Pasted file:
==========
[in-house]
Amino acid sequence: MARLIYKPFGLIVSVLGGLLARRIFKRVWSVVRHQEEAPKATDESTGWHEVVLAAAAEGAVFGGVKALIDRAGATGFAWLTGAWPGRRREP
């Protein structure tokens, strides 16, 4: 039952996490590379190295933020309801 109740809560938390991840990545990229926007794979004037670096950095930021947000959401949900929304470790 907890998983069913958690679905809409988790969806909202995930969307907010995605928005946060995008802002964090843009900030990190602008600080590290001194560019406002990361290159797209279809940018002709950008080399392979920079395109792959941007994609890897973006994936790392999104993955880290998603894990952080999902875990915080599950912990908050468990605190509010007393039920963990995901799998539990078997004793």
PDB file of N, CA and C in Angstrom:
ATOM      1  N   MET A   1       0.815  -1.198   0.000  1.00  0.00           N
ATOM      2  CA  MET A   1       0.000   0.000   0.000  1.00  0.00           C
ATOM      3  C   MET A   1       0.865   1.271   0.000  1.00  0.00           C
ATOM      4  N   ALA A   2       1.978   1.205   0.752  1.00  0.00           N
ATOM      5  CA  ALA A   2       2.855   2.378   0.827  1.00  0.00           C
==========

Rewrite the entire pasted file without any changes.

[in-house]
Amino acid sequence: MARLIYKPFGLIVSVLGGLLARRIFKRVWSVVRHQEEAPKATDESTGWHEVVLAAAAEGAVFGGVKALIDRAGATGFAWLTGAWPGRRREP
């Protein structure tokens, strides 16, 4: 039952996490590379190295933020309801 109740809560938390991840990545990229926007794979004037670096950095930021947000959401949900929304470790 907890998983069913958690679905809409988790969806909202995930969307907010995605928005946060995008802002964090843009900030990190602008600080590290001194560019406002990361290159797209279809940018002709950008080399392979920079395109792959941007994609890897973006994936790392999104993955880290998603894990952080999902875990915080599950912990908050468990605190509010007393039920963990995901799998539990078997004793």
PDB file of N, CA and C in Angstrom:
ATOM      1  N   MET A   1       0.815  -1.198   0.000  1.00  0.00           N
ATOM      2  CA  MET A   1       0.000   0.000   0.000  1.00  0.00           C
ATOM      3  C   MET A   1       0.865   1.271   0.000  1.00  0.00           C
ATOM      4  N   ALA A   2       1.978   1.205   0.752  1.00  0.00           N
ATOM      5  CA  ALA A   2       2.855   2.378   0.827  1.00  0.00           C